I did not start as a bartender. Something this program tries its best to stay true to, which I very much so support, is that we do not hire bartenders, we hire barbacks. There are a lot of trainings and programs out there these days, and while I respect most all of them, I think it is essential to allow someone to absorb our education, rotations, and good habits before we can expect them to bartend here. We have 1886 specific drinks from many years running, along with classics, and much more, so to ensure our quality and consistency, only the people who have put in the commitment and have shown the proper results will typically tend bar. So, it definitely took me a couple years of putting my head down and working hard and learning everything I could to be where I am now. But the process of getting here, and everything I have experienced here was well worth the time and effort. I would highly recommend it.
What kind of pressure is there to run such a well-respected bar program?
I think the respect that 1886 has isn’t necessarily seen to me as a pressure, but more so as a blessing. Of course, there are high expectations and you definitely don’t want to come up short, but ultimately this program has succeeded by providing high-quality cocktails consistently for many years. Every individual behind the bar to this day has that sole focus as well. So, we look to it as a blessing that we have a reputation that continues to bring so many people around that want to try our cocktails with every new menu that comes out. It is something very special that we don’t take for granted, but in turn, embrace and work hard to live up to the expectations.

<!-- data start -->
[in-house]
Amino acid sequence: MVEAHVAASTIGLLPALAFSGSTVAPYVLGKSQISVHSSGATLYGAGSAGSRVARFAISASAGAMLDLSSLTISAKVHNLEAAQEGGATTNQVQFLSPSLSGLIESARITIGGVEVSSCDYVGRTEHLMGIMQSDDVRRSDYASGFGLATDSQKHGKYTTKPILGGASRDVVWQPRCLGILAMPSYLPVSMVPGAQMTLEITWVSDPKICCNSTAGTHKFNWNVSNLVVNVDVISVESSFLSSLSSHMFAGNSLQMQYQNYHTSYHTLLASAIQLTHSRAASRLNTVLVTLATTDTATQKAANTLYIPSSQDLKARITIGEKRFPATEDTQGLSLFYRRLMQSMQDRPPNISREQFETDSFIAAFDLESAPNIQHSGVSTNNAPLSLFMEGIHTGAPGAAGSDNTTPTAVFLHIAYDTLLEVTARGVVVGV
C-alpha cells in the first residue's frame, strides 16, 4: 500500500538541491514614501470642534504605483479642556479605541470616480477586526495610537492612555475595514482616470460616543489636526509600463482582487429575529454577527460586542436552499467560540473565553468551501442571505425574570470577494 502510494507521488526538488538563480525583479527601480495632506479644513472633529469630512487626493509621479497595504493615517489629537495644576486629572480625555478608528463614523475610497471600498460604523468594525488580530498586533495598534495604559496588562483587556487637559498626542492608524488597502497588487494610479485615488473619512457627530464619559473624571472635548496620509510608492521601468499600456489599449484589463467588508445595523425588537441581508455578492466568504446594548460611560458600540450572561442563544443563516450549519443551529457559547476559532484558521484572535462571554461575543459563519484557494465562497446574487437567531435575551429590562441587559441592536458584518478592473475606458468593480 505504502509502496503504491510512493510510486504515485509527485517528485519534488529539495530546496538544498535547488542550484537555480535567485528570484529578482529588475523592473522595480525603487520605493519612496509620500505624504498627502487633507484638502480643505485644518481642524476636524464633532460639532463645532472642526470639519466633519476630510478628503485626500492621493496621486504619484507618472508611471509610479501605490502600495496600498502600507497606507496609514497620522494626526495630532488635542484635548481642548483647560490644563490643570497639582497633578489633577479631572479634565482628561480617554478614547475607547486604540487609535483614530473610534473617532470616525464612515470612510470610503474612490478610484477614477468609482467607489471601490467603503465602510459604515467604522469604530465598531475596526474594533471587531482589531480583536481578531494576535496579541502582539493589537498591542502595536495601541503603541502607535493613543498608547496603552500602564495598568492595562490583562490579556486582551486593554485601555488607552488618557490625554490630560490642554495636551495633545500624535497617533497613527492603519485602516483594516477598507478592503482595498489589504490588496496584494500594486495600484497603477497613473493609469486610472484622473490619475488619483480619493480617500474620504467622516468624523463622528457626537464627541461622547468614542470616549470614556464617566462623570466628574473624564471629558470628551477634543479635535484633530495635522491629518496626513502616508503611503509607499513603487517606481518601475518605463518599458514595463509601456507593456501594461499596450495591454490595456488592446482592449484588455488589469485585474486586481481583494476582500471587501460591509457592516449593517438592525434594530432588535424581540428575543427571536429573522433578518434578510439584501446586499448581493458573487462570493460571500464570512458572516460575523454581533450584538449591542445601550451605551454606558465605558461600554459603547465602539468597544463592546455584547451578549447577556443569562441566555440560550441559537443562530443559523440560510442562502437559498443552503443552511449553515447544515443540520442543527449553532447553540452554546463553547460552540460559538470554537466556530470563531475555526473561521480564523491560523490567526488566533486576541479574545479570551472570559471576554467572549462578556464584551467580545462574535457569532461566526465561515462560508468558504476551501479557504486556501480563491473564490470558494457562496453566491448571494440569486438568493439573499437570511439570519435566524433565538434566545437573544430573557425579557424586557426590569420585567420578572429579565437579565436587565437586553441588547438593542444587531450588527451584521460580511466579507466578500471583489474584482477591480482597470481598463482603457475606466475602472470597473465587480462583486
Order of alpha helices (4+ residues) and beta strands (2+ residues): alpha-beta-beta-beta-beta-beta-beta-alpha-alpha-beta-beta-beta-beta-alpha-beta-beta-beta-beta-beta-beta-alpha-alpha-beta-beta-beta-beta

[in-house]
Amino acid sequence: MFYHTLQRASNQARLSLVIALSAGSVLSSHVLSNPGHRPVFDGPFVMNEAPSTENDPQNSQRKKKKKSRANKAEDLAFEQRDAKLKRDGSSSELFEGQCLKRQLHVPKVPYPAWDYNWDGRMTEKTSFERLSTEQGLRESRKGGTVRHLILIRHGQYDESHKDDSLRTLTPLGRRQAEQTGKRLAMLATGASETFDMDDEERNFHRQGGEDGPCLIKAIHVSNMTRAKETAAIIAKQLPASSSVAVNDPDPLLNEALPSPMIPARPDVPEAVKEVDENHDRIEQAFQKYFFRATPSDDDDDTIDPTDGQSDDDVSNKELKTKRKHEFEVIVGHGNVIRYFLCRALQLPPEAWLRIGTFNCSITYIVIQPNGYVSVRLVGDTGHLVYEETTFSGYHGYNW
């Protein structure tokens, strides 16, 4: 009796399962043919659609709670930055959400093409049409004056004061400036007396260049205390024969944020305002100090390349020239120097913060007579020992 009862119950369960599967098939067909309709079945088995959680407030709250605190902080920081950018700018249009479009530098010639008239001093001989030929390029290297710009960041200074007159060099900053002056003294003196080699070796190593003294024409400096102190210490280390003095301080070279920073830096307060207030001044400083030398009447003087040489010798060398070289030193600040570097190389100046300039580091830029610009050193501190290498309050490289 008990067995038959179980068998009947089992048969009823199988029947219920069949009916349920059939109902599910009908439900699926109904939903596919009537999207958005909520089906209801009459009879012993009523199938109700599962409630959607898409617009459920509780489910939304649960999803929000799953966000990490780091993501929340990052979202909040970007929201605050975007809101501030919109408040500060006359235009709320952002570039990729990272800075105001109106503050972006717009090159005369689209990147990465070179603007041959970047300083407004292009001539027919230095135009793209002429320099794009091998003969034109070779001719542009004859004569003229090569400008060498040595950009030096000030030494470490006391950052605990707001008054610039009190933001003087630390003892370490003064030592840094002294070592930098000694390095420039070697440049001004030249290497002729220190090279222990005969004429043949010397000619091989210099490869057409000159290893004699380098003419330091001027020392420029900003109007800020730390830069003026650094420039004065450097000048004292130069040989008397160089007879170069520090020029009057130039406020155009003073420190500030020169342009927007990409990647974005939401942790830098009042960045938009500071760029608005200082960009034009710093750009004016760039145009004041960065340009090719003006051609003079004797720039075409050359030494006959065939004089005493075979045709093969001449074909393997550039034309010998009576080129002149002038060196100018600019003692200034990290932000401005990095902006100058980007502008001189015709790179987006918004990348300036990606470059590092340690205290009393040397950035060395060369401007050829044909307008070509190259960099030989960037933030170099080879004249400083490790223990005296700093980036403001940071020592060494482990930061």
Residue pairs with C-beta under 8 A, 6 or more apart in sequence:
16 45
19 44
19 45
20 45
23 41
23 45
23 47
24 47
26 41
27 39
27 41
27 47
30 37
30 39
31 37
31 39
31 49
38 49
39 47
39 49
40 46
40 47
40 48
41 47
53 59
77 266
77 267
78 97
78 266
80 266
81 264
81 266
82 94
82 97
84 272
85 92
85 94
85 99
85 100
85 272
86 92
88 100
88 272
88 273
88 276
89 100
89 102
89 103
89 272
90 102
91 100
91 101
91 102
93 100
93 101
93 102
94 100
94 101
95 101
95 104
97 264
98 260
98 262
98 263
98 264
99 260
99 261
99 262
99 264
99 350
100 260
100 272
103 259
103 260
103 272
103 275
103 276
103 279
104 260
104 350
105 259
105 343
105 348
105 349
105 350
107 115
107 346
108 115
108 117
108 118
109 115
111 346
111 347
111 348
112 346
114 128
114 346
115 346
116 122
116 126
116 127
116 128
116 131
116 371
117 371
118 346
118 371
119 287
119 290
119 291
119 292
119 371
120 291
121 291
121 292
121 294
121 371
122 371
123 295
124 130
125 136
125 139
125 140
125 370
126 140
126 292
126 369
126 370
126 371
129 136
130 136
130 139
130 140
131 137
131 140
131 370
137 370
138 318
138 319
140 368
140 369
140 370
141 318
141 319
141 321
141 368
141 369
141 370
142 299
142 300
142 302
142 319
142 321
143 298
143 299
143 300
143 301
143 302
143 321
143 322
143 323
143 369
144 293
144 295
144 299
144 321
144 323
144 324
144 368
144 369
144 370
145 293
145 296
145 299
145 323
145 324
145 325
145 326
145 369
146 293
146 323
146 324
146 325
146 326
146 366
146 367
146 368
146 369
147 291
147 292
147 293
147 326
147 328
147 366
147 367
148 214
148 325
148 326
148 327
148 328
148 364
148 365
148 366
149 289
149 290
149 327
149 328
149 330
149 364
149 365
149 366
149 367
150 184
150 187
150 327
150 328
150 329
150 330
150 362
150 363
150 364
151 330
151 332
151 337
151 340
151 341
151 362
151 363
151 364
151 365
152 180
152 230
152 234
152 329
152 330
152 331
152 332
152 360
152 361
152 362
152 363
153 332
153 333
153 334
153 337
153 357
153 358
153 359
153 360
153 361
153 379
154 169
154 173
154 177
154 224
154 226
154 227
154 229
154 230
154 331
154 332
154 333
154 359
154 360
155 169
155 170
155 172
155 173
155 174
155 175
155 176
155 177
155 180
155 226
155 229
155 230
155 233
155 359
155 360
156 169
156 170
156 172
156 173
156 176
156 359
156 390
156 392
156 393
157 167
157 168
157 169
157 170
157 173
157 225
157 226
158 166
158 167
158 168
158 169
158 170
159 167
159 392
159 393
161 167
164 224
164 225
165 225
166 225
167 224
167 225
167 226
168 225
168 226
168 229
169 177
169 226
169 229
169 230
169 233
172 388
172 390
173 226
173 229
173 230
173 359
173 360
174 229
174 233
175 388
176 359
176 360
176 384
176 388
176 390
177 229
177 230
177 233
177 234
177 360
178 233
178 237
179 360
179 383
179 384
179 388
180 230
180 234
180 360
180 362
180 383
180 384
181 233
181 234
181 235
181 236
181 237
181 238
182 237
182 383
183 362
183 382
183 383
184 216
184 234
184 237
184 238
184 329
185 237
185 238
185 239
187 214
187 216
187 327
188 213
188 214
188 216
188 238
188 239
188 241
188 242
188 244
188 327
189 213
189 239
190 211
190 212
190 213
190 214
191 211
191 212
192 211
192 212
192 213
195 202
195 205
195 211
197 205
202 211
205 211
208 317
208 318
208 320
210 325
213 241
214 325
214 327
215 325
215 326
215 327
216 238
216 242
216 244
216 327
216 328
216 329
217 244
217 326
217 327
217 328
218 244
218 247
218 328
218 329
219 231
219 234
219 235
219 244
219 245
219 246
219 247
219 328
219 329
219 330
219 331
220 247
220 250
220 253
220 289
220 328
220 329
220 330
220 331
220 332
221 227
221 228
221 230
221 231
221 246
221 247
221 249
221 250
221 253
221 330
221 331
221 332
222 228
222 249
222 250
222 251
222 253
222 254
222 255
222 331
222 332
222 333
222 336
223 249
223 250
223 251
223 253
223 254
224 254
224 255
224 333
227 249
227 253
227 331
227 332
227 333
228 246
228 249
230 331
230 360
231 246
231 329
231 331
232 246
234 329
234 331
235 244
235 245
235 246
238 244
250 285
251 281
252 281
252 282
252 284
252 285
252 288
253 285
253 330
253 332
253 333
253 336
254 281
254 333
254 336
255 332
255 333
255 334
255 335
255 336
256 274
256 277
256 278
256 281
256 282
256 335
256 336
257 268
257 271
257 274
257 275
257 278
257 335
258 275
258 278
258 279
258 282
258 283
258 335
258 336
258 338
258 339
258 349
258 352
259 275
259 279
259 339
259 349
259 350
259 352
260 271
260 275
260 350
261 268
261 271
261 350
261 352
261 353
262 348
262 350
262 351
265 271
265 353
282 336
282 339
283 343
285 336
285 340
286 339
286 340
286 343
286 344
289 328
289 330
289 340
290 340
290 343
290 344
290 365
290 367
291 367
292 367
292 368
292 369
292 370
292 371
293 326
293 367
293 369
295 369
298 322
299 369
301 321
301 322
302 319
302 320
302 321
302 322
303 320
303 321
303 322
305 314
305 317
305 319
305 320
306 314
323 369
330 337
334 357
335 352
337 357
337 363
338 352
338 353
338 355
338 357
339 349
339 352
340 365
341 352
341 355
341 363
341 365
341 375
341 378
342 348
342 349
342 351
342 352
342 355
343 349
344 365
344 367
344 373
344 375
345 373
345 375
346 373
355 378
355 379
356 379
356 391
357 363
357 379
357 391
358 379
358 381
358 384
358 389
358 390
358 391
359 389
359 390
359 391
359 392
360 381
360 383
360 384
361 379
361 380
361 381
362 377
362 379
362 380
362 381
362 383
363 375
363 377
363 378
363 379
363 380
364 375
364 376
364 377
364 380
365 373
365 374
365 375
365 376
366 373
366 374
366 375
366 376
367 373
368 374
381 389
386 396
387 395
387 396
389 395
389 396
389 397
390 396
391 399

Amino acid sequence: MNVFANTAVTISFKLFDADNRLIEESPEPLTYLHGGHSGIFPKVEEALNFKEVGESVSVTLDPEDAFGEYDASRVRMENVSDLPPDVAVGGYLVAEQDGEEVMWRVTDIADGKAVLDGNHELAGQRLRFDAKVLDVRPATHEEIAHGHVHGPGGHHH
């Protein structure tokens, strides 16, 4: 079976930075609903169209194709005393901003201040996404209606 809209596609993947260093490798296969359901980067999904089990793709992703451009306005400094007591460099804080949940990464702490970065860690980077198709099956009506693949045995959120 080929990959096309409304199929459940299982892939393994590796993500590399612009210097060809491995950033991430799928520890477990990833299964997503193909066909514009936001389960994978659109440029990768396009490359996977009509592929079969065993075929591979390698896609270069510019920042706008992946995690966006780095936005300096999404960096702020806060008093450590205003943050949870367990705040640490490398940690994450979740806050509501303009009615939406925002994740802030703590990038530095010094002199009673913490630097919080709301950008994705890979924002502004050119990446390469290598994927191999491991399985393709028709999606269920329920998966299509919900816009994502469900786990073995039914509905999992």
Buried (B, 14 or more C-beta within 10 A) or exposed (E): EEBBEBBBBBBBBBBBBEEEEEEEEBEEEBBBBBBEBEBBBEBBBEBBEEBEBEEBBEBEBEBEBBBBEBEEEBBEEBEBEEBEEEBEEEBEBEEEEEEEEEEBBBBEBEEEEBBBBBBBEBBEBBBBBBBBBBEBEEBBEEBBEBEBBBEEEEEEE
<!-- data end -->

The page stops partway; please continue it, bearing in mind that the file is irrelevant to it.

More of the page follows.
How did you feel taking over after the last head barman, Pete Lloyd Jones, left?
Well, very bittersweet. Pete has been a very good friend of mine for quite a few years now and just not having his presence around the bar was definitely a big change. But one I had no other choice but to embrace. This year we had three other members of the bar move on as well so any feeling I had about them leaving had to be shelved to help show the way for the newer members that were up and coming. We still stay in touch with all of our 1886 members so they have always been within reach if we ever need anything.
How would you describe the bar program at The Raymond 1886?